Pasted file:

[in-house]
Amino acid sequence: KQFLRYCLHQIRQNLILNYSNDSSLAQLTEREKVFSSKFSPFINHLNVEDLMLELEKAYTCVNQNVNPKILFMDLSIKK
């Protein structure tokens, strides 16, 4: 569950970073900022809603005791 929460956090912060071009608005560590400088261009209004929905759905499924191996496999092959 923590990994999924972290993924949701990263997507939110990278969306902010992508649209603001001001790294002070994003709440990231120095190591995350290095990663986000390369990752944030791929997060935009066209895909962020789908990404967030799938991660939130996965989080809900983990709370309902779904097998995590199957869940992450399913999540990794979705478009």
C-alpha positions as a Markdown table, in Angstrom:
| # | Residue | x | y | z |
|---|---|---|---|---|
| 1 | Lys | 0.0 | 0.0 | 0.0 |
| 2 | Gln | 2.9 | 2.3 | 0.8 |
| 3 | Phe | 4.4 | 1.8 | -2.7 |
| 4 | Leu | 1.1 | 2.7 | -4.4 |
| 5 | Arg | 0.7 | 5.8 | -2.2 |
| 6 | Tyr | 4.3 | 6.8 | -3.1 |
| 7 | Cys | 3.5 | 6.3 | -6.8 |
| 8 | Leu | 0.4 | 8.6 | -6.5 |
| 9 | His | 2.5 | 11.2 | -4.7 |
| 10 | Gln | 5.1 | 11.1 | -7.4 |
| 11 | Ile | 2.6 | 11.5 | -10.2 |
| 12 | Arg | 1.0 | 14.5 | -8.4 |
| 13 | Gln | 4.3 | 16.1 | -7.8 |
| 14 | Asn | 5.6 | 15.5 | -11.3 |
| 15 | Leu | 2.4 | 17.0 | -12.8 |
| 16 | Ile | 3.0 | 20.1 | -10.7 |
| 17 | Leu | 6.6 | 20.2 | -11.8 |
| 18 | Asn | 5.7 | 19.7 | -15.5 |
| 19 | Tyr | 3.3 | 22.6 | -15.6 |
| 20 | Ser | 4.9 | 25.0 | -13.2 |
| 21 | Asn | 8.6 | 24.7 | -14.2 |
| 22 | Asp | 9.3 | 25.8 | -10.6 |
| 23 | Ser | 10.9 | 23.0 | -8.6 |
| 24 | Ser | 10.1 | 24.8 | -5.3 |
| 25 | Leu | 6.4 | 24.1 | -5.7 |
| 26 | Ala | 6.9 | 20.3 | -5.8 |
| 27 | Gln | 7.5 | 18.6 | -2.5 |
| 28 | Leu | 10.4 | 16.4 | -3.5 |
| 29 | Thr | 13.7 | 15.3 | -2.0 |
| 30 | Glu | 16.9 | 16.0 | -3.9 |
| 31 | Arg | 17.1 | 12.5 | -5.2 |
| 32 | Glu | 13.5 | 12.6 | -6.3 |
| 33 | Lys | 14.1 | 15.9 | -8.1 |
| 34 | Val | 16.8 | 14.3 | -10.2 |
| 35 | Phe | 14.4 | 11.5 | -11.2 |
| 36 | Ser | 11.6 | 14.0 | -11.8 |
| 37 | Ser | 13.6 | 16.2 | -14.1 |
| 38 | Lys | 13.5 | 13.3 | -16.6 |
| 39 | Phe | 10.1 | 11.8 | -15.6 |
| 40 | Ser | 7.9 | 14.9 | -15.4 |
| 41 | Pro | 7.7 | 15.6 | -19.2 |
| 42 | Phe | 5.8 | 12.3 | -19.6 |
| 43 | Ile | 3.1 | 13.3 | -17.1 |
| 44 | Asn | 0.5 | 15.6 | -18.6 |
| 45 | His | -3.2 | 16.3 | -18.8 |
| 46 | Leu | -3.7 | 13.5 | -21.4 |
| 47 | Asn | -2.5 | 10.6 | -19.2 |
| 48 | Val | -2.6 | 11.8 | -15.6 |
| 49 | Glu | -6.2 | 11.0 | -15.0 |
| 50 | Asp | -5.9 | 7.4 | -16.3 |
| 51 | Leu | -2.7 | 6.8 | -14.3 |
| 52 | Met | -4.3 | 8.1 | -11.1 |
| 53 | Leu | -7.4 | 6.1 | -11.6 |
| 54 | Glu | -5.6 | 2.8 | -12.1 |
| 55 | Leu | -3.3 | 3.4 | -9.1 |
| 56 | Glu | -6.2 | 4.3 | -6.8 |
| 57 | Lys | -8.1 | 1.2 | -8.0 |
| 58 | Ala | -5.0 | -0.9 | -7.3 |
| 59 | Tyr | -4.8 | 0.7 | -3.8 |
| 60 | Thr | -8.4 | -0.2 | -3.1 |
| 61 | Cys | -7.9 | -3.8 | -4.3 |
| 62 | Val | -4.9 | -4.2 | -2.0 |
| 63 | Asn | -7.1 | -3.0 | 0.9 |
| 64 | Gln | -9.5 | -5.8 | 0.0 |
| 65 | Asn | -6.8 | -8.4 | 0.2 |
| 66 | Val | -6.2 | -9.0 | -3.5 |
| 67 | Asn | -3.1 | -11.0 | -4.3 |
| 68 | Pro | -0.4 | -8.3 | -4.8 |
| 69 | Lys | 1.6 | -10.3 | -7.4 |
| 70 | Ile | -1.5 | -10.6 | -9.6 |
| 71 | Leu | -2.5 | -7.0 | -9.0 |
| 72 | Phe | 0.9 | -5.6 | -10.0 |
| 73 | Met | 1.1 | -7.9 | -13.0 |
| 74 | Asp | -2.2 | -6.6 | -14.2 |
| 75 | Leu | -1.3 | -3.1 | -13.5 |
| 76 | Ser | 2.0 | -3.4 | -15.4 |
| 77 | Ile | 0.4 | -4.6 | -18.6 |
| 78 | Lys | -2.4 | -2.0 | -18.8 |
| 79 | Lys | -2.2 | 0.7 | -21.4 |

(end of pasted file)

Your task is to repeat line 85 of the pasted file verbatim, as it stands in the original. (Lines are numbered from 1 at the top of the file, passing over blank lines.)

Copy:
| 79 | Lys | -2.2 | 0.7 | -21.4 |